Voice but No Exit? the Effects of Social Activism Under Imperfectly Competitive Exchange

Ilze Kivleniece (INSEAD)
Bertrand V. Quelin (HEC Paris)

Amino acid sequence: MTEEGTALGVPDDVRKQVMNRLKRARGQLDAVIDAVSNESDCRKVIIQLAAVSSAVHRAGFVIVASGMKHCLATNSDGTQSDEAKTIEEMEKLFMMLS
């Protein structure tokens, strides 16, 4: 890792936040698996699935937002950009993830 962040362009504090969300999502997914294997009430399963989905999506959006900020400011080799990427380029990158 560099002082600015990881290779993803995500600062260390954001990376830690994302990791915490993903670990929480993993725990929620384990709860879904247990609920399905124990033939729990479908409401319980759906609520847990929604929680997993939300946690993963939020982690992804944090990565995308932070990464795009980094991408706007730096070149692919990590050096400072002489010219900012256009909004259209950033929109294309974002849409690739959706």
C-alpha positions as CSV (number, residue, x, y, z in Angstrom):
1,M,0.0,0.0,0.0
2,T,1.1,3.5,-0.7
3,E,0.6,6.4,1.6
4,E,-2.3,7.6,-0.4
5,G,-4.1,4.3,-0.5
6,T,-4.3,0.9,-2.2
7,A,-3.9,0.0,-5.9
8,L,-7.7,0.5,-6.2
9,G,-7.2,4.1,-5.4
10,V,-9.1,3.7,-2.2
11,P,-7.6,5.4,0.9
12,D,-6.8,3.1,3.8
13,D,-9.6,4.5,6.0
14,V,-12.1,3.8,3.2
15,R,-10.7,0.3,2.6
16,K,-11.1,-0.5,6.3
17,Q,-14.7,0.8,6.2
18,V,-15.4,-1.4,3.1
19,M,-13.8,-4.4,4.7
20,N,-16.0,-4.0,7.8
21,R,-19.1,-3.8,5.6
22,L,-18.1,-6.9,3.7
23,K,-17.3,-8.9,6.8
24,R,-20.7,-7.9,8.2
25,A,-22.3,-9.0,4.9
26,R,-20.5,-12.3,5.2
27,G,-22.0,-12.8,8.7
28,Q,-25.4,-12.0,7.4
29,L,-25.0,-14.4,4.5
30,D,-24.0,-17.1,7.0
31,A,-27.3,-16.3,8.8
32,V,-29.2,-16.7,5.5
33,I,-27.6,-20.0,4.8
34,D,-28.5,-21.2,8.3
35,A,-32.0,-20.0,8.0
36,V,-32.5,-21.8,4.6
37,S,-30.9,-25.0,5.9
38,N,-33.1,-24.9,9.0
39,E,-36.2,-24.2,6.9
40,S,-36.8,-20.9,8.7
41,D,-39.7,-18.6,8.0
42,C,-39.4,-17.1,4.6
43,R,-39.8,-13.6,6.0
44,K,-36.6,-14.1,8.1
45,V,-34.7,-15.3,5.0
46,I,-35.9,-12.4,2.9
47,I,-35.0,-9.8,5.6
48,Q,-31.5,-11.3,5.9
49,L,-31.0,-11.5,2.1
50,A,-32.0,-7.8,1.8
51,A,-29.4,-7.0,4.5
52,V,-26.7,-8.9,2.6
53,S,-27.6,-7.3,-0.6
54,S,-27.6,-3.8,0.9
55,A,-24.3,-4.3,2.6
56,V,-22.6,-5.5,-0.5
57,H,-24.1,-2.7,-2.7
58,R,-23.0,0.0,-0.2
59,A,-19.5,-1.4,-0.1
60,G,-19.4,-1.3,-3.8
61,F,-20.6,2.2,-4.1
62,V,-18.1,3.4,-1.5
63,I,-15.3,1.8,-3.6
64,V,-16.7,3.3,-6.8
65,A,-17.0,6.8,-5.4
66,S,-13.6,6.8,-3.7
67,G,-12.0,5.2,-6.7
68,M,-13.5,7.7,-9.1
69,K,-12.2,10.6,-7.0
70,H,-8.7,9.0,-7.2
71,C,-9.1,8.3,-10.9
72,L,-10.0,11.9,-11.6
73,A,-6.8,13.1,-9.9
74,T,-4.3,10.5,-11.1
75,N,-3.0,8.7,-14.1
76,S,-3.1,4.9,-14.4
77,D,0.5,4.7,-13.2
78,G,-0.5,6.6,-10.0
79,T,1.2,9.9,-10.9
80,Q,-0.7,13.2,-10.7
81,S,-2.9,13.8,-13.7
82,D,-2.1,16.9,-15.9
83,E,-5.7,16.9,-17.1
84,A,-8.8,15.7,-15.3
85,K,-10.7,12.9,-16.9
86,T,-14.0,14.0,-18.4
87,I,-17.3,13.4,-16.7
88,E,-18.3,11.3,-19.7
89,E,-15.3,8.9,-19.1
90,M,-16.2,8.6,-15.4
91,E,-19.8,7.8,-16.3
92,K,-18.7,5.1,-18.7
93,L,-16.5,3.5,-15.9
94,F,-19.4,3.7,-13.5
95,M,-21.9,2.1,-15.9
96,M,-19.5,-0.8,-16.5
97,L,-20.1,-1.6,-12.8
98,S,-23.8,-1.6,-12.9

Abstract: Prior literature has shed important light on the effects of social or stakeholder activism on firm responsiveness, yet, has been limited to largely friction-less, competitive forms of exchange. In this study, we examine how social activism impacts firm responsiveness and end-user value outcomes in imperfectly competitive, hybrid forms of exchange. We argue that in an exchange characterized by imperfect competition and limited stakeholder “exit” mechanisms, social activism increases the associated exchange costs for the focal firm, resulting in reduced firm responsiveness to stakeholder demands and higher economic value loss (e.g. higher price) for the end-users. We further argue that this effect is moderated by the bargaining power of institutional actors, as well as the legitimacy and salience of activism domain. We find support for our hypotheses using a unique data from French municipal water contracts to private operators. Our paper highlights the “darker side” of social activism and suggests important boundary conditions to its effects, particularly in imperfectly competitive forms of exchange, carrying thereby both managerial and policy implications.